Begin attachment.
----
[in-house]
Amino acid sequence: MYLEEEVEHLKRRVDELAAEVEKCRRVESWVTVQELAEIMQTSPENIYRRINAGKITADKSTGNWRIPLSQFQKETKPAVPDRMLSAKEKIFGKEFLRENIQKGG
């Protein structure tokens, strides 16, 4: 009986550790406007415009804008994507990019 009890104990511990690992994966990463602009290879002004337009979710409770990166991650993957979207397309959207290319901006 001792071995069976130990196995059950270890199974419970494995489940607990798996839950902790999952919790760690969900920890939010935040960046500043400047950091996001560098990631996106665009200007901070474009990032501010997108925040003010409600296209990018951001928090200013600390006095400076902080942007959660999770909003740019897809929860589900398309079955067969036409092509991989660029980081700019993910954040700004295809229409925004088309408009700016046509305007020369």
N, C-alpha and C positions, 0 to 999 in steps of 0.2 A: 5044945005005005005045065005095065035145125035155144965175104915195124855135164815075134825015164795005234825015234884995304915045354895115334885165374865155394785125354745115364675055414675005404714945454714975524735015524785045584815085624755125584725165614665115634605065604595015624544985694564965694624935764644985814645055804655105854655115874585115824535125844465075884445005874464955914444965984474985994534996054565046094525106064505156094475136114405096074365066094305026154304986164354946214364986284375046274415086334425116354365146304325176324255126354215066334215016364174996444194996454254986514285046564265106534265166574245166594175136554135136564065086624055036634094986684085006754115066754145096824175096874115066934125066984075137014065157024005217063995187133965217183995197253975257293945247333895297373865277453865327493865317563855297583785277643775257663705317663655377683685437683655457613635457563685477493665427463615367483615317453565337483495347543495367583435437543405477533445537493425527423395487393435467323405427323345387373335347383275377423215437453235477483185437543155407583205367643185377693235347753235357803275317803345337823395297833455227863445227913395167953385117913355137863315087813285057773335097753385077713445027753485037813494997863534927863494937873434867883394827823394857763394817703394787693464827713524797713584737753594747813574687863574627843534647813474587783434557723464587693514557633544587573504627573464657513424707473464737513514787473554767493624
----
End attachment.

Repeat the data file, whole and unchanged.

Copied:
[in-house]
Amino acid sequence: MYLEEEVEHLKRRVDELAAEVEKCRRVESWVTVQELAEIMQTSPENIYRRINAGKITADKSTGNWRIPLSQFQKETKPAVPDRMLSAKEKIFGKEFLRENIQKGG
């Protein structure tokens, strides 16, 4: 009986550790406007415009804008994507990019 009890104990511990690992994966990463602009290879002004337009979710409770990166991650993957979207397309959207290319901006 001792071995069976130990196995059950270890199974419970494995489940607990798996839950902790999952919790760690969900920890939010935040960046500043400047950091996001560098990631996106665009200007901070474009990032501010997108925040003010409600296209990018951001928090200013600390006095400076902080942007959660999770909003740019897809929860589900398309079955067969036409092509991989660029980081700019993910954040700004295809229409925004088309408009700016046509305007020369």
N, C-alpha and C positions, 0 to 999 in steps of 0.2 A: 5044945005005005005045065005095065035145125035155144965175104915195124855135164815075134825015164795005234825015234884995304915045354895115334885165374865155394785125354745115364675055414675005404714945454714975524735015524785045584815085624755125584725165614665115634605065604595015624544985694564965694624935764644985814645055804655105854655115874585115824535125844465075884445005874464955914444965984474985994534996054565046094525106064505156094475136114405096074365066094305026154304986164354946214364986284375046274415086334425116354365146304325176324255126354215066334215016364174996444194996454254986514285046564265106534265166574245166594175136554135136564065086624055036634094986684085006754115066754145096824175096874115066934125066984075137014065157024005217063995187133965217183995197253975257293945247333895297373865277453865327493865317563855297583785277643775257663705317663655377683685437683655457613635457563685477493665427463615367483615317453565337483495347543495367583435437543405477533445537493425527423395487393435467323405427323345387373335347383275377423215437453235477483185437543155407583205367643185377693235347753235357803275317803345337823395297833455227863445227913395167953385117913355137863315087813285057773335097753385077713445027753485037813494997863534927863494937873434867883394827823394857763394817703394787693464827713524797713584737753594747813574687863574627843534647813474587783434557723464587693514557633544587573504627573464657513424707473464737513514787473554767493624